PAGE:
Calling a cat ‘aggressive’ can seem a little harsh, as very few cats are naturally aggressive or bad tempered. If your cat is displaying aggressive behaviour, it’s important to understand what’s motivating this behaviour, so that you can figure out how best to deal with it. Below are some of the most common causes of aggression in cats.
Pain-induced aggression is the first thing that you should rule out, especially if your usually placid cat has suddenly turned aggressive. If you accidentally step on your cat’s tail (whilst he’s under your feet in the kitchen) he may hiss, spit or take a swipe at you straight away, and this is an obvious pain-induced aggression. It may also be the case that your cat has suffered an injury or illness that isn’t immediately obvious and where there are no other physical signs or symptoms. If your cat is usually relaxed and easy-going, and has suddenly turned aggressive, a vet check is essential to rule out any underlying, invisible health issues.
Cats who’ve been encouraged to ‘play rough’ with their owners as tiny kittens will often continue to exhibit play aggression when they grow into adult cats, and a grown cat’s teeth and claws can easily tear sensitive human skin! If your cat loves to terrorise your feet and hands as part of play, you need to teach him that playing with toys is more fun. Use interactive toys that he can play with independently or introduce fishing rod style toys, which will enable you to keep your hands and feet a safe distance away.
Territorial aggression can be directed towards a human or another cat, and is the most common cause of problems in multi-cat households. If you have two cats that just don’t get along, no matter what you try, then you may have to consider re-homing one of them or separating them if you have a large enough home to allow them to create their own territorial space. In many instances, territorial aggression only occurs occasionally, e.g. when a new cat comes into the household, or an existing member of your feline family has been to the vets and smells different when they return back home.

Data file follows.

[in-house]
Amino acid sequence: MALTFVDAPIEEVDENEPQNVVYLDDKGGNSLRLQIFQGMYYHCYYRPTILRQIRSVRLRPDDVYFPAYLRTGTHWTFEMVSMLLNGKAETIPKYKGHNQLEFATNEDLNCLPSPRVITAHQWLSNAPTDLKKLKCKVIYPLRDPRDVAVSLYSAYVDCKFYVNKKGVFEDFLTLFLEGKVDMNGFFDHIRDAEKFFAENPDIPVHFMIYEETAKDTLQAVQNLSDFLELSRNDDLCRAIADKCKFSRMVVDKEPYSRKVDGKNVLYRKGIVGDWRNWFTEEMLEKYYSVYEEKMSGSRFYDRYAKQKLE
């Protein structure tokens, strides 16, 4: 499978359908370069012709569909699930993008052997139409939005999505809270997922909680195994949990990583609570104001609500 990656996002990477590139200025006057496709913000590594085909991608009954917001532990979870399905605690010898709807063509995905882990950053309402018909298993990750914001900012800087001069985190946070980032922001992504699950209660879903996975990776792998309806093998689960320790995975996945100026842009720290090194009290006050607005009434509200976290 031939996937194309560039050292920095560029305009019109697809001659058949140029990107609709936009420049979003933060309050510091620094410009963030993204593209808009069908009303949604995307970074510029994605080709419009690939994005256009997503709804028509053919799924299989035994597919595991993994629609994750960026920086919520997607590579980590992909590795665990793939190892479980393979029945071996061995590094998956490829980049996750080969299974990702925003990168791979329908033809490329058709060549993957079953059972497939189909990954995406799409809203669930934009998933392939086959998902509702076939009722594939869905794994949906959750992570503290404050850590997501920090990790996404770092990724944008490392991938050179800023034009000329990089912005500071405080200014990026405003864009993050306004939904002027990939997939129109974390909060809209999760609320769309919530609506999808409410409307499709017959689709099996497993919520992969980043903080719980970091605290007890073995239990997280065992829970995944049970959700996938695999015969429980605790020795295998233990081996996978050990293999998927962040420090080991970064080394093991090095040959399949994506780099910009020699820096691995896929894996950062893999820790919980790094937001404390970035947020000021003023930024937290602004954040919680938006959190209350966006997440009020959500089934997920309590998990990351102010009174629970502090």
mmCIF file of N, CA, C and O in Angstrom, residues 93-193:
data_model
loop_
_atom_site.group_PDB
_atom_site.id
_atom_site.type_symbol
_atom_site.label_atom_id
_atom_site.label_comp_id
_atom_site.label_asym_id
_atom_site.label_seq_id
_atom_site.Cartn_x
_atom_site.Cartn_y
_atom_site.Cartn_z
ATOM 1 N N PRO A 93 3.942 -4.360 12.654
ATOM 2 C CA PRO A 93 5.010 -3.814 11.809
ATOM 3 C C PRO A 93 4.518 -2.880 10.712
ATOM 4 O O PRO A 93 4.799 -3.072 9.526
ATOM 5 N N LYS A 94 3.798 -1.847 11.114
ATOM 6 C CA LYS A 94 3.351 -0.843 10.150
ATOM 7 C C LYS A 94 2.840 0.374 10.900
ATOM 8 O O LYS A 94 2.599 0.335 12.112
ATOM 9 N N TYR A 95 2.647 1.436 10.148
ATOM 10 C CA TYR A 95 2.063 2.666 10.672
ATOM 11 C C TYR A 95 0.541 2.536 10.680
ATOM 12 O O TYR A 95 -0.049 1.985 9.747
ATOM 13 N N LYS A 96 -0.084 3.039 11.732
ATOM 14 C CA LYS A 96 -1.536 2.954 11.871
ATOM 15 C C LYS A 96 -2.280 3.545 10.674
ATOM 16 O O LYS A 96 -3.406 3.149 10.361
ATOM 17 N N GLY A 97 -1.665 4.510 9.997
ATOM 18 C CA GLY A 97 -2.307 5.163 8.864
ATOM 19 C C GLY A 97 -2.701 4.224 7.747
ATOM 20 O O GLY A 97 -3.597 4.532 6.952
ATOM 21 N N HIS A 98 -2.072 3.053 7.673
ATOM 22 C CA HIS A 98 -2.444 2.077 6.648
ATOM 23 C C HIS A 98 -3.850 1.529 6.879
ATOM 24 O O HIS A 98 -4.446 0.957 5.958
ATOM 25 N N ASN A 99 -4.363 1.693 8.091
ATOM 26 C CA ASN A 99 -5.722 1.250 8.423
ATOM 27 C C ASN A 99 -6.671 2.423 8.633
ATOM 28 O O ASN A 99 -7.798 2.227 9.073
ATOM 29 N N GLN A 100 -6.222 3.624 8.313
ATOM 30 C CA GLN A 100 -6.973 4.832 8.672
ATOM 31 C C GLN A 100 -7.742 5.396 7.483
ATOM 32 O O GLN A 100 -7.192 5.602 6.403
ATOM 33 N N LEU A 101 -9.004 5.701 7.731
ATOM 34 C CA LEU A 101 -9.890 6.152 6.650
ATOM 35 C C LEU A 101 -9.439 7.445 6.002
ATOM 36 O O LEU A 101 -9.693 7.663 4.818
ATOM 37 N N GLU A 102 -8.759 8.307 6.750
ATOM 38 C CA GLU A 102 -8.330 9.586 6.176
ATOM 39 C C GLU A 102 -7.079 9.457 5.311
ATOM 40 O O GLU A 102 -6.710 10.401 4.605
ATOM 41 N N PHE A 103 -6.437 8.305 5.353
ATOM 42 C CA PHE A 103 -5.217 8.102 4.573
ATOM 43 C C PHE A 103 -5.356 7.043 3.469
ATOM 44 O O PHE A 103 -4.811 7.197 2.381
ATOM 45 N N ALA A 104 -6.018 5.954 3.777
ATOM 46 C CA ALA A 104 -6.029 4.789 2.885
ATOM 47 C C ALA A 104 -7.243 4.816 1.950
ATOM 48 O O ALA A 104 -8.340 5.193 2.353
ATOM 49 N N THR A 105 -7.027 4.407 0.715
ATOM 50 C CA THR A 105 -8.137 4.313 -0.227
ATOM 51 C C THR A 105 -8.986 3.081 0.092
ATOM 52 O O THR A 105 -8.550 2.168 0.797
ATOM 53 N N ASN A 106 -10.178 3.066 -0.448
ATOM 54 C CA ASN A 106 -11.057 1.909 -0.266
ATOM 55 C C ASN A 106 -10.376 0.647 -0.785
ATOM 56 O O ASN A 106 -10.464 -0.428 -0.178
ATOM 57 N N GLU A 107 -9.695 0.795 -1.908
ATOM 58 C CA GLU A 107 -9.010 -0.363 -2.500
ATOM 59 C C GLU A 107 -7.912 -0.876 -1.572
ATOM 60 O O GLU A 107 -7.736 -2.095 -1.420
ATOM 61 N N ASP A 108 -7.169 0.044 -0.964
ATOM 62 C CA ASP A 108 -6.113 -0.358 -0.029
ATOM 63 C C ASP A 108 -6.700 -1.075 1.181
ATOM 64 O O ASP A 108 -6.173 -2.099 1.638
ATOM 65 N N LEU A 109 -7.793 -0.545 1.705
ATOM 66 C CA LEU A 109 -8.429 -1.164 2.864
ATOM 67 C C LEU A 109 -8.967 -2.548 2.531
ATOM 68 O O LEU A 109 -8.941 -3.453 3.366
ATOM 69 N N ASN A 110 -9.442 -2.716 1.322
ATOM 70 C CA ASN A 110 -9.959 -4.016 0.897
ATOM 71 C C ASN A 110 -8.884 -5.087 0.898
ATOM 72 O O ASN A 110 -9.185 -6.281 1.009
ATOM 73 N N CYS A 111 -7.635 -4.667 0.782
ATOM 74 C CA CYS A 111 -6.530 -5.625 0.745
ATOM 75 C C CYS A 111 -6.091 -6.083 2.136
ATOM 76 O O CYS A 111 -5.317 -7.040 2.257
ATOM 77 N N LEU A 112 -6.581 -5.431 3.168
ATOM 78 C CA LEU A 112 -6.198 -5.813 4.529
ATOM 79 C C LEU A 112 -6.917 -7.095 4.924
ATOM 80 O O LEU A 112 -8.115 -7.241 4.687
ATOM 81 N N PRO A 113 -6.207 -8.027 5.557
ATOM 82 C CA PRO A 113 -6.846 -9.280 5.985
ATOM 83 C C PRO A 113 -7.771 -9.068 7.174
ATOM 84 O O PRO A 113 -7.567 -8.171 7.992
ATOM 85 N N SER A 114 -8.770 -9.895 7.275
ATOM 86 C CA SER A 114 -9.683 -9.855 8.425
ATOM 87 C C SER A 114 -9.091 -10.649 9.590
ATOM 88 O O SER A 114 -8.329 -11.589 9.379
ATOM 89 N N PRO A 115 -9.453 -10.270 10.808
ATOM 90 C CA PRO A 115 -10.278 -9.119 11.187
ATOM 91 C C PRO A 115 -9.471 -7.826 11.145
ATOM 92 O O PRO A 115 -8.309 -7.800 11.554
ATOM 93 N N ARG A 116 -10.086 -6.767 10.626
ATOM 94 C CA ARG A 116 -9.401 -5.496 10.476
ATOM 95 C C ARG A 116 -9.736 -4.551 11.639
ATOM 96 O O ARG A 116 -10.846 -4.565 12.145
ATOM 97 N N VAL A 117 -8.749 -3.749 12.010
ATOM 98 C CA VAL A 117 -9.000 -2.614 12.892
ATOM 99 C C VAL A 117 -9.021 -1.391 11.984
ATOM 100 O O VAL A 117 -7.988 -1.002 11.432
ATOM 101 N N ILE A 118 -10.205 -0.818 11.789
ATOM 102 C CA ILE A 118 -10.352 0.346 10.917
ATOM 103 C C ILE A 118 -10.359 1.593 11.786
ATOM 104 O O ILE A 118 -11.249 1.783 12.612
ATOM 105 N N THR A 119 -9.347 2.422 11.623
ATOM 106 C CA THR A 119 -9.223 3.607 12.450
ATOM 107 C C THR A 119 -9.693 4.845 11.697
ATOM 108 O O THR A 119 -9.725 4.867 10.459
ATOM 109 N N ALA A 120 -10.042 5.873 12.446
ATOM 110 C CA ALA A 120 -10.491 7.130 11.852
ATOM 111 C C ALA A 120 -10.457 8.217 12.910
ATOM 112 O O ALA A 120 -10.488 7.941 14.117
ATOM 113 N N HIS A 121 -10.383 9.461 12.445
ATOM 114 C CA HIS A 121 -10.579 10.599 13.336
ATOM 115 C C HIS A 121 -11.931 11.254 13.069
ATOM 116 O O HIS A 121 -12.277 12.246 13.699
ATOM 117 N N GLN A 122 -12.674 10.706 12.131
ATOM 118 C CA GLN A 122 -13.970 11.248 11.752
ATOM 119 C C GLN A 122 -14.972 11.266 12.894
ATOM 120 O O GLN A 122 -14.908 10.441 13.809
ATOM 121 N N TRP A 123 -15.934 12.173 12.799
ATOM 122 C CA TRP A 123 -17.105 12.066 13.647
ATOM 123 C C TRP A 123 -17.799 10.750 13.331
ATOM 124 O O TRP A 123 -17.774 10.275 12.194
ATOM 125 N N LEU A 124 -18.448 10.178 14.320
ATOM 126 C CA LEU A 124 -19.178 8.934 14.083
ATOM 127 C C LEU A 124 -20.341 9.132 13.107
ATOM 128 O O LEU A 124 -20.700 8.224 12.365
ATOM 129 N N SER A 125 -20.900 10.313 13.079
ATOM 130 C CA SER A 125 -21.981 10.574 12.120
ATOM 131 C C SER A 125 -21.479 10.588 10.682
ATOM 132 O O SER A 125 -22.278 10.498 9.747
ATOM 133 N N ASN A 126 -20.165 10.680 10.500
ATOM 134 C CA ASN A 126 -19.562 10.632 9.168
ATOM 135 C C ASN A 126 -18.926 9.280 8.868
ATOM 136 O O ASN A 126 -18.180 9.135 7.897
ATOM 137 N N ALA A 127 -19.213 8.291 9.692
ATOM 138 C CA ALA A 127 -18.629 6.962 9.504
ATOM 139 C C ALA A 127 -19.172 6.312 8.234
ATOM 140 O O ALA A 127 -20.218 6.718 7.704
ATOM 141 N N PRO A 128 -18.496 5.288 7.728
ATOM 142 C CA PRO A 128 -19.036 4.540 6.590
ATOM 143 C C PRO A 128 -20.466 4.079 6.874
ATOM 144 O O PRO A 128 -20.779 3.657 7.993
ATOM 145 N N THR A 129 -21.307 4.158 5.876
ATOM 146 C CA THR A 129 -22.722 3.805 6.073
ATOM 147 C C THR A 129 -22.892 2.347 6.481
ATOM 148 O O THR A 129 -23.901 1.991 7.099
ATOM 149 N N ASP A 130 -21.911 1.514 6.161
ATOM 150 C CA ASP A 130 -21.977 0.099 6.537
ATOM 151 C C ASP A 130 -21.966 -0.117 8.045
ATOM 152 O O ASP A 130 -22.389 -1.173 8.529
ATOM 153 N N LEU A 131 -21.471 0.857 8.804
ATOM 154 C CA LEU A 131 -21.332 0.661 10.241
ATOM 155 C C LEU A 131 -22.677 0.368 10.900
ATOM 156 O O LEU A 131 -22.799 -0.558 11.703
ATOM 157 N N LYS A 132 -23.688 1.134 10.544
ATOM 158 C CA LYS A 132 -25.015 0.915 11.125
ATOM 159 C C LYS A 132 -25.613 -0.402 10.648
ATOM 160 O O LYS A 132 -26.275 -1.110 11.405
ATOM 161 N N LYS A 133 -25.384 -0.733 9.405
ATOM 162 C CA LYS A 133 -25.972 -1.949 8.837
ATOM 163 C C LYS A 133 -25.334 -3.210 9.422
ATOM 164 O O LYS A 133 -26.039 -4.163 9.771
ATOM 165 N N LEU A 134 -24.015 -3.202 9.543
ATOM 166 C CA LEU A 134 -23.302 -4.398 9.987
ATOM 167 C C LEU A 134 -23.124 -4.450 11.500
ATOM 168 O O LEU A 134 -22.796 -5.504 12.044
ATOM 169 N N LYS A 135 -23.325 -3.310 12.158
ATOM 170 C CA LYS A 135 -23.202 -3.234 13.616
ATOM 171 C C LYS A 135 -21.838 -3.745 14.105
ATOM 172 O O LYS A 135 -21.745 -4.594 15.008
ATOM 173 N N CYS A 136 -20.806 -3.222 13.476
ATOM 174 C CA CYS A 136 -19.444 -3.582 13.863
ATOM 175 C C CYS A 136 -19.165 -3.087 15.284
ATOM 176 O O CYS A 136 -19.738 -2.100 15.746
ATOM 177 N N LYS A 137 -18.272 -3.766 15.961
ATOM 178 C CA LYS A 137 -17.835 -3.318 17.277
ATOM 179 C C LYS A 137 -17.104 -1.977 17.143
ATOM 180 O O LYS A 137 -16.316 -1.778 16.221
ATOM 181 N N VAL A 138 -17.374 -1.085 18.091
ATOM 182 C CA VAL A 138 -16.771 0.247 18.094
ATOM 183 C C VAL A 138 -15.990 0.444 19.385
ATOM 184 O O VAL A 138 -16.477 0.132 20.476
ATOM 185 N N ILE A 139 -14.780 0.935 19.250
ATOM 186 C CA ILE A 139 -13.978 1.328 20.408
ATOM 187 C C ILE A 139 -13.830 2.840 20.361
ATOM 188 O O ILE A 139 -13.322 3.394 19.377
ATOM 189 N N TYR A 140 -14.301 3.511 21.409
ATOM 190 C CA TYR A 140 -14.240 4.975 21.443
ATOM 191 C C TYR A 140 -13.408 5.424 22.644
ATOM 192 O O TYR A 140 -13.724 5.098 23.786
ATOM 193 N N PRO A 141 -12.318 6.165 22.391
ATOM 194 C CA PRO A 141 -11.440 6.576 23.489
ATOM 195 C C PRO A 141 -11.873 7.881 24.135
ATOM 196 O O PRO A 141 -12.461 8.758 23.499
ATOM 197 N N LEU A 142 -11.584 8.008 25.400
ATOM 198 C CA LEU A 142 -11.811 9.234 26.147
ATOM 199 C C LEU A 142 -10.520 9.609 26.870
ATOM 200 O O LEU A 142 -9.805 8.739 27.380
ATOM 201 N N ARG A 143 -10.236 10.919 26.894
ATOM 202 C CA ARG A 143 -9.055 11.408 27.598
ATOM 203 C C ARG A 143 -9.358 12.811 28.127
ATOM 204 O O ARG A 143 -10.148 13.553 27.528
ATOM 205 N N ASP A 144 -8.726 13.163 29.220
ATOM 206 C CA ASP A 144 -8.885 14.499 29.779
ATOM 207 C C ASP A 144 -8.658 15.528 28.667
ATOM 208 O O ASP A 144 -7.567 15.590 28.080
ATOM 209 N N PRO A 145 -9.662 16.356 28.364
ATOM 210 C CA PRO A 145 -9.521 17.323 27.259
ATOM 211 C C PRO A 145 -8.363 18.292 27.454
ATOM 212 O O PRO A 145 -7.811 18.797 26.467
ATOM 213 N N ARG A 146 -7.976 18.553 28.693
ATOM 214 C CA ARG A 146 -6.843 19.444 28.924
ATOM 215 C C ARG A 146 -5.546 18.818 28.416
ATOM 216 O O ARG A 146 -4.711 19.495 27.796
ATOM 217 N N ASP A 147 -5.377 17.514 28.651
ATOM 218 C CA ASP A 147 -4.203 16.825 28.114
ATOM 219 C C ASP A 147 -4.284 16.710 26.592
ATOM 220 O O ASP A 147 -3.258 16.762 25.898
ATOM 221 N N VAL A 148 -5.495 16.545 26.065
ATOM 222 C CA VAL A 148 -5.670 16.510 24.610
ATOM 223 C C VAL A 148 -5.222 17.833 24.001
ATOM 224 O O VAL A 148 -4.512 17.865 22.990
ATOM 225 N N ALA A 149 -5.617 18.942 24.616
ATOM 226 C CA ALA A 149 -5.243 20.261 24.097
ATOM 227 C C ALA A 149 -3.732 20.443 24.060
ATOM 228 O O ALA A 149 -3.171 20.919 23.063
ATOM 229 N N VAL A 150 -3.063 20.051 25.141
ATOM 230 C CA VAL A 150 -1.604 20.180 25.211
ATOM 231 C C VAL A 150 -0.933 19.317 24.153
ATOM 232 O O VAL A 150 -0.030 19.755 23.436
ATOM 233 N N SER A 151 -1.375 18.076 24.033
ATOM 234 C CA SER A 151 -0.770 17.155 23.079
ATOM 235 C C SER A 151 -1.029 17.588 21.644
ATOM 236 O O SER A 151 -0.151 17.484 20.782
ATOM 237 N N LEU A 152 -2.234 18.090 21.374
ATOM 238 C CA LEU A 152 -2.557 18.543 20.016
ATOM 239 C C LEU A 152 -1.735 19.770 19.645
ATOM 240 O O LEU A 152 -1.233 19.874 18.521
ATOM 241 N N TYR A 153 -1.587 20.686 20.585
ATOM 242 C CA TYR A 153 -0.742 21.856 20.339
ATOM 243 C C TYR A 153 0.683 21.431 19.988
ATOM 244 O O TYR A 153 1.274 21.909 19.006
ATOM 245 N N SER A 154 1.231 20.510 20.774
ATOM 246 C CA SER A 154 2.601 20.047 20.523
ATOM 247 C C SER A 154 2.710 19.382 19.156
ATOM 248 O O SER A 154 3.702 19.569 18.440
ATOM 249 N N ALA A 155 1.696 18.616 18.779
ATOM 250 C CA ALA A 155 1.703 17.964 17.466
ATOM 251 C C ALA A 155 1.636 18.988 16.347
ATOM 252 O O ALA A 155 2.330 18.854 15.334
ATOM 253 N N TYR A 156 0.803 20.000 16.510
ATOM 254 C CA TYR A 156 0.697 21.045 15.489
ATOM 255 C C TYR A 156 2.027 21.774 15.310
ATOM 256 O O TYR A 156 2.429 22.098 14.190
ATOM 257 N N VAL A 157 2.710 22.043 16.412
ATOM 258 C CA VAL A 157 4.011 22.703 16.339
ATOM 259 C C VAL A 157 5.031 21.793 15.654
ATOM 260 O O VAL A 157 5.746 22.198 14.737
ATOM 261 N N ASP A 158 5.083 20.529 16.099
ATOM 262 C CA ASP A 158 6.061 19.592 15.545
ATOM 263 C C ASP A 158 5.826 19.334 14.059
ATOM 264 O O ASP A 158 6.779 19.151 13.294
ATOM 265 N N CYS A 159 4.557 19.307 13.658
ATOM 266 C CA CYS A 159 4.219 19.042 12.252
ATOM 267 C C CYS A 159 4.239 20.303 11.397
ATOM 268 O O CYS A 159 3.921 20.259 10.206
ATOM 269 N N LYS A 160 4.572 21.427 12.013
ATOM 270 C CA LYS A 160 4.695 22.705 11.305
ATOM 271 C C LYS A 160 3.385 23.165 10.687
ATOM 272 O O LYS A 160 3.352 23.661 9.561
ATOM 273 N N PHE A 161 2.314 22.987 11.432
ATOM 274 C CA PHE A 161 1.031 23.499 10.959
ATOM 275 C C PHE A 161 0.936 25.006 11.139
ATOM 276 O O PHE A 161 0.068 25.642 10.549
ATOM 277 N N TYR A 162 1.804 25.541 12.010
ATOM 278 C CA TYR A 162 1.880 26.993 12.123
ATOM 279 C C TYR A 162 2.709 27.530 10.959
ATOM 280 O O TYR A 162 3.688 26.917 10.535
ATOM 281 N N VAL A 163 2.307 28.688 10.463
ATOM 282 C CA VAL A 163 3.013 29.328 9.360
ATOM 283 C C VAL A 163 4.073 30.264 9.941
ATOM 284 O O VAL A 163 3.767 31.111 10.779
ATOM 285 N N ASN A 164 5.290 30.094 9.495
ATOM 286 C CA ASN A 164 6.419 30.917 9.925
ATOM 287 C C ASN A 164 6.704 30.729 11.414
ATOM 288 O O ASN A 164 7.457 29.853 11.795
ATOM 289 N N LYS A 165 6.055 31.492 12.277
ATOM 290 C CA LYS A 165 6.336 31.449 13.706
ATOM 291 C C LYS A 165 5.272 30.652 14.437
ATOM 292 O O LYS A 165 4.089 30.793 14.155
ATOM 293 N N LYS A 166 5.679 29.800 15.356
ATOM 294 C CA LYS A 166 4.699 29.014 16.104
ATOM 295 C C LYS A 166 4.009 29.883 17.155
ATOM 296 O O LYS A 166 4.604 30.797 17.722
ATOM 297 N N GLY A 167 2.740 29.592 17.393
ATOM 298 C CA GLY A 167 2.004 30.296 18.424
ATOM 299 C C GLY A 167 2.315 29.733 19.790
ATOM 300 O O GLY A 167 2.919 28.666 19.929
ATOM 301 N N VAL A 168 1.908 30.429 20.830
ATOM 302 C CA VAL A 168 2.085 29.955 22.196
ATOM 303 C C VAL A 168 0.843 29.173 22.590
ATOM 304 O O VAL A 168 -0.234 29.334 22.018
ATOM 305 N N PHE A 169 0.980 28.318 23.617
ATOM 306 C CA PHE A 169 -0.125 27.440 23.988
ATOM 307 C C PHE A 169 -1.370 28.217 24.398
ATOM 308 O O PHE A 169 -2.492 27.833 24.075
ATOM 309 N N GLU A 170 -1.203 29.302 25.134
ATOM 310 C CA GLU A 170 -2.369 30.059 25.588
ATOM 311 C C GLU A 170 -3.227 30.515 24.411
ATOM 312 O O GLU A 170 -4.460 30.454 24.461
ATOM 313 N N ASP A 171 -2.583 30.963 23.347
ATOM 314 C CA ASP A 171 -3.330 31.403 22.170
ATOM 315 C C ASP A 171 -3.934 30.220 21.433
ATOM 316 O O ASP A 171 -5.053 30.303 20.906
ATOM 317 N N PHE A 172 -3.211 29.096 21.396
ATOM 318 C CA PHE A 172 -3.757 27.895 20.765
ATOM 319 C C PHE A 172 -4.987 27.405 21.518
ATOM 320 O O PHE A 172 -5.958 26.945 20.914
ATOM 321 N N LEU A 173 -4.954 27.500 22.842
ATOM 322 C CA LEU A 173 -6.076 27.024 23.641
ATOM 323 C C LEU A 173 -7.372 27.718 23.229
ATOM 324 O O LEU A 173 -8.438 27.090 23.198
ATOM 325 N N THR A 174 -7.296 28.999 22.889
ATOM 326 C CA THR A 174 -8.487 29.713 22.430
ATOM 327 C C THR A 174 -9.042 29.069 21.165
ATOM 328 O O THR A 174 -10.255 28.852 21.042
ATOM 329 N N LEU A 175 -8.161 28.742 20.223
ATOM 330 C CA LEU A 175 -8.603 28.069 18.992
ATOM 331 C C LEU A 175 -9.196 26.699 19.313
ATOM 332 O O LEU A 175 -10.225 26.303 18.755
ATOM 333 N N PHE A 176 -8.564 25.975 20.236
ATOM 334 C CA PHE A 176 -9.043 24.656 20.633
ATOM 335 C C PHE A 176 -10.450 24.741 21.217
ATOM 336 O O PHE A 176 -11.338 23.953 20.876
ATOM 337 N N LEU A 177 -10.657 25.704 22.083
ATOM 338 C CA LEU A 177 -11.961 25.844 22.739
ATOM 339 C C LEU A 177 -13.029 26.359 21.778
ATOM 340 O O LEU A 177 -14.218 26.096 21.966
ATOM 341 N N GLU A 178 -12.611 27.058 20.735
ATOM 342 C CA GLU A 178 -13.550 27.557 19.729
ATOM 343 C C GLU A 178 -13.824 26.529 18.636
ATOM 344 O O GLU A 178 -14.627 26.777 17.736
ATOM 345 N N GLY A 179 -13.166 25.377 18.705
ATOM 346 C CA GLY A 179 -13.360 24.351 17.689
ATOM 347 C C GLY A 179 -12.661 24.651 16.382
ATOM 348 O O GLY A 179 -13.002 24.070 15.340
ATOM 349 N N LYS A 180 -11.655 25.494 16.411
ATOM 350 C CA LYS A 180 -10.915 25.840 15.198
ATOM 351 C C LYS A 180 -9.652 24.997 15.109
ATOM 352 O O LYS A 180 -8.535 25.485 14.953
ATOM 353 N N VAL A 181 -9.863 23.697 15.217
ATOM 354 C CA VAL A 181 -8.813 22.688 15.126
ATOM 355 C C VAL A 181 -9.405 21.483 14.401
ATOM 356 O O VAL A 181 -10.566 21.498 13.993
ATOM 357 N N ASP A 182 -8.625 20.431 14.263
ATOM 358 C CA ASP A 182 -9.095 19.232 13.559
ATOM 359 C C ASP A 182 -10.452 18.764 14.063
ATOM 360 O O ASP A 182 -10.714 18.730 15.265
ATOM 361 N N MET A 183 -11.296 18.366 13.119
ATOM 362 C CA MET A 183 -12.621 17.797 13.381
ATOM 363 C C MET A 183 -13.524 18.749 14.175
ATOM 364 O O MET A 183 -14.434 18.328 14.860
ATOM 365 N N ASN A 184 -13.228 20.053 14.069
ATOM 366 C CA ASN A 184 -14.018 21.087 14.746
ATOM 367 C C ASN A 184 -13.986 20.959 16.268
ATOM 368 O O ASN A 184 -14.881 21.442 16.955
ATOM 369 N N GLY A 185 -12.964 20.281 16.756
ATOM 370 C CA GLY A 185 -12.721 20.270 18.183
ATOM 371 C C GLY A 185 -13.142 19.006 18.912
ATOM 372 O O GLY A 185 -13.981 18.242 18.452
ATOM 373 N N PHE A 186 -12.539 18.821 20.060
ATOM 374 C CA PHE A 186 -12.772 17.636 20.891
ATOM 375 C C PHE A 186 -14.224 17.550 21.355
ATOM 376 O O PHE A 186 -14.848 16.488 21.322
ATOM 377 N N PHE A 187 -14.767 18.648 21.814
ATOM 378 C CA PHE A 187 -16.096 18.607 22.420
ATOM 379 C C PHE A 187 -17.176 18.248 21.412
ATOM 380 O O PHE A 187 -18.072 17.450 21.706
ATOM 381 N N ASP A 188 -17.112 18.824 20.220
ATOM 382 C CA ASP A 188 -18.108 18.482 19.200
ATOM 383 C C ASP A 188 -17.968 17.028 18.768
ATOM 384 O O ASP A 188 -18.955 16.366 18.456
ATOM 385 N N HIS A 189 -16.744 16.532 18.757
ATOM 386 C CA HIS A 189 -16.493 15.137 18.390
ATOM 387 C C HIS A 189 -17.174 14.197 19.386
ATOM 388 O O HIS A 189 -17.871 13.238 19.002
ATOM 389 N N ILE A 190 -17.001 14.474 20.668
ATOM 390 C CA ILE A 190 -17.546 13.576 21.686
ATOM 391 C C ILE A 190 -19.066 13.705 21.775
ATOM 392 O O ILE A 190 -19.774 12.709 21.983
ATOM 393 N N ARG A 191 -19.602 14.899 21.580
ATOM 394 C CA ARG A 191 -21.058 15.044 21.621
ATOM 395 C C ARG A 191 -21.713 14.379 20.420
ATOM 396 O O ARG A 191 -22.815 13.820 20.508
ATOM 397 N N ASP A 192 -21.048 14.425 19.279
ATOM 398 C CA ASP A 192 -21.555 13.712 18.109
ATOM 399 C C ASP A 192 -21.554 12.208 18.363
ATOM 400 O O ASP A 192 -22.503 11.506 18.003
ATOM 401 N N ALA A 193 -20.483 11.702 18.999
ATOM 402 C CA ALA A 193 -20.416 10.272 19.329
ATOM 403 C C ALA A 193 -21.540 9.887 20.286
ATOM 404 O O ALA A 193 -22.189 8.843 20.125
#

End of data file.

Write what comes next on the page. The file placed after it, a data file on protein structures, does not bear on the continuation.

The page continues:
Redirected aggression occurs when your cat is stirred up by something that he can’t reach, such as a bird on the window ledge or a rival cat in the garden, and will take out his aggression on you instead. If you see that your cat is agitated, your natural reaction is to go to him to soothe him, but all you’re likely to get for your trouble is a pawful of claws! Apart from learning to recognise when your cat’s worked up and letting him calm down before you approach him, you should make sure that he has lots of interesting and enriching things to see and do around your home.
Sometimes when a cat has a bad experience, perhaps with a dog or a small child, he’ll come to associate every dog or child he sees as a source of fear, and go on the attack straight away. It’s likely that in the past he’s used aggression successfully, so he’ll continue to demonstrate this behaviour every time he feels threatened – even if there is no actual threat. To curb learned aggression in your cat, the best thing is to completely ignore it. If you comfort or fuss over your cat he’ll see it as a reward or praise, and if you reprimand him you’re likely to inadvertently encourage further aggressive behaviour.
Cats have different tolerance levels to being petted and stroked, and even if your cat is usually a cuddly lap cat, he still has a petting threshold and at some point you’re likely to reach it. The trick is to learn to read the signs so that you can quickly tell when your cat has reached that “I’ve had enough now” point. Petting aggression is often directed at over-enthusiastic, yet well-meaning children who just want to show their love and affection for their pet. To avoid scratches and tears its important to teach children to read the signs too – a swishing tail and flattened ears mean that it’s time to stop and leave the cat alone.
In the animal kingdom, some aggression is necessary in order to survive, so it’s natural for your cat to display aggressive behaviour on occasion. As long as your cat’s aggression isn’t causing harm to you or members of your family (other cats included), then it isn’t a serious cause for concern.
Do you have experience with aggression in cats? How did you help resolve your cat’s aggressive behaviour?